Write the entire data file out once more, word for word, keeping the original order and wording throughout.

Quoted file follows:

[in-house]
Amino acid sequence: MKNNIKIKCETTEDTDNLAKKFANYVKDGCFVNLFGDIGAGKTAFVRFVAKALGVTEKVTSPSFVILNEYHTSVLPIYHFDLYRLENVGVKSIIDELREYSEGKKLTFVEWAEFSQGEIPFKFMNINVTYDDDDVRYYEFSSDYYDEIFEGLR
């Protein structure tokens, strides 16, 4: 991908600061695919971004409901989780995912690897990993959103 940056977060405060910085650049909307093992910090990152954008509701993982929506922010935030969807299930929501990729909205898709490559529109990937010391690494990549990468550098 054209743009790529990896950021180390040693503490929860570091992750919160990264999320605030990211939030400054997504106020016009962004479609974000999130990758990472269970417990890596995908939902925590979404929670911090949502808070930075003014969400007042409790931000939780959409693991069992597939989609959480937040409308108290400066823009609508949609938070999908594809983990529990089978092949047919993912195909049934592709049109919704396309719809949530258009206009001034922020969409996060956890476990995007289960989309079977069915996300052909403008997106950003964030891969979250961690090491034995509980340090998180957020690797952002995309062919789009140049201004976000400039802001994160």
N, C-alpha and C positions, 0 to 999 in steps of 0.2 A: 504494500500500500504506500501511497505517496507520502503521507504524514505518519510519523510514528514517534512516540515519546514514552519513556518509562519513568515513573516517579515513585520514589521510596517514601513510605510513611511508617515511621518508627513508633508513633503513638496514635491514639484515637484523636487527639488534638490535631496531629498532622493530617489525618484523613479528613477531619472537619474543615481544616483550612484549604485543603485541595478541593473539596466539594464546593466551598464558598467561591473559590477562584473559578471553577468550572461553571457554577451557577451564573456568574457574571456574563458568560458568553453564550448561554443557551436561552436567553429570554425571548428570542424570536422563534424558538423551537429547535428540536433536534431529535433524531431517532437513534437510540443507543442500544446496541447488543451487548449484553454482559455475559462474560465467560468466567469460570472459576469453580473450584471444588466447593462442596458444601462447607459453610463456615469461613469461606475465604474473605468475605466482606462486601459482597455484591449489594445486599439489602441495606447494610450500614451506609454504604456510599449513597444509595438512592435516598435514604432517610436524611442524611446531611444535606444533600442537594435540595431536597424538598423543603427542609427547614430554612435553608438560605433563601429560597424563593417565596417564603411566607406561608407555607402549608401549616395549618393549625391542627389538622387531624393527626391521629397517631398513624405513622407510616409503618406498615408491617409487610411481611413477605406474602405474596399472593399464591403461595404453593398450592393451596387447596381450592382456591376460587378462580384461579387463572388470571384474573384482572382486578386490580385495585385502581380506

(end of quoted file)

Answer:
[in-house]
Amino acid sequence: MKNNIKIKCETTEDTDNLAKKFANYVKDGCFVNLFGDIGAGKTAFVRFVAKALGVTEKVTSPSFVILNEYHTSVLPIYHFDLYRLENVGVKSIIDELREYSEGKKLTFVEWAEFSQGEIPFKFMNINVTYDDDDVRYYEFSSDYYDEIFEGLR
């Protein structure tokens, strides 16, 4: 991908600061695919971004409901989780995912690897990993959103 940056977060405060910085650049909307093992910090990152954008509701993982929506922010935030969807299930929501990729909205898709490559529109990937010391690494990549990468550098 054209743009790529990896950021180390040693503490929860570091992750919160990264999320605030990211939030400054997504106020016009962004479609974000999130990758990472269970417990890596995908939902925590979404929670911090949502808070930075003014969400007042409790931000939780959409693991069992597939989609959480937040409308108290400066823009609508949609938070999908594809983990529990089978092949047919993912195909049934592709049109919704396309719809949530258009206009001034922020969409996060956890476990995007289960989309079977069915996300052909403008997106950003964030891969979250961690090491034995509980340090998180957020690797952002995309062919789009140049201004976000400039802001994160």
N, C-alpha and C positions, 0 to 999 in steps of 0.2 A: 504494500500500500504506500501511497505517496507520502503521507504524514505518519510519523510514528514517534512516540515519546514514552519513556518509562519513568515513573516517579515513585520514589521510596517514601513510605510513611511508617515511621518508627513508633508513633503513638496514635491514639484515637484523636487527639488534638490535631496531629498532622493530617489525618484523613479528613477531619472537619474543615481544616483550612484549604485543603485541595478541593473539596466539594464546593466551598464558598467561591473559590477562584473559578471553577468550572461553571457554577451557577451564573456568574457574571456574563458568560458568553453564550448561554443557551436561552436567553429570554425571548428570542424570536422563534424558538423551537429547535428540536433536534431529535433524531431517532437513534437510540443507543442500544446496541447488543451487548449484553454482559455475559462474560465467560468466567469460570472459576469453580473450584471444588466447593462442596458444601462447607459453610463456615469461613469461606475465604474473605468475605466482606462486601459482597455484591449489594445486599439489602441495606447494610450500614451506609454504604456510599449513597444509595438512592435516598435514604432517610436524611442524611446531611444535606444533600442537594435540595431536597424538598423543603427542609427547614430554612435553608438560605433563601429560597424563593417565596417564603411566607406561608407555607402549608401549616395549618393549625391542627389538622387531624393527626391521629397517631398513624405513622407510616409503618406498615408491617409487610411481611413477605406474602405474596399472593399464591403461595404453593398450592393451596387447596381450592382456591376460587378462580384461579387463572388470571384474573384482572382486578386490580385495585385502581380506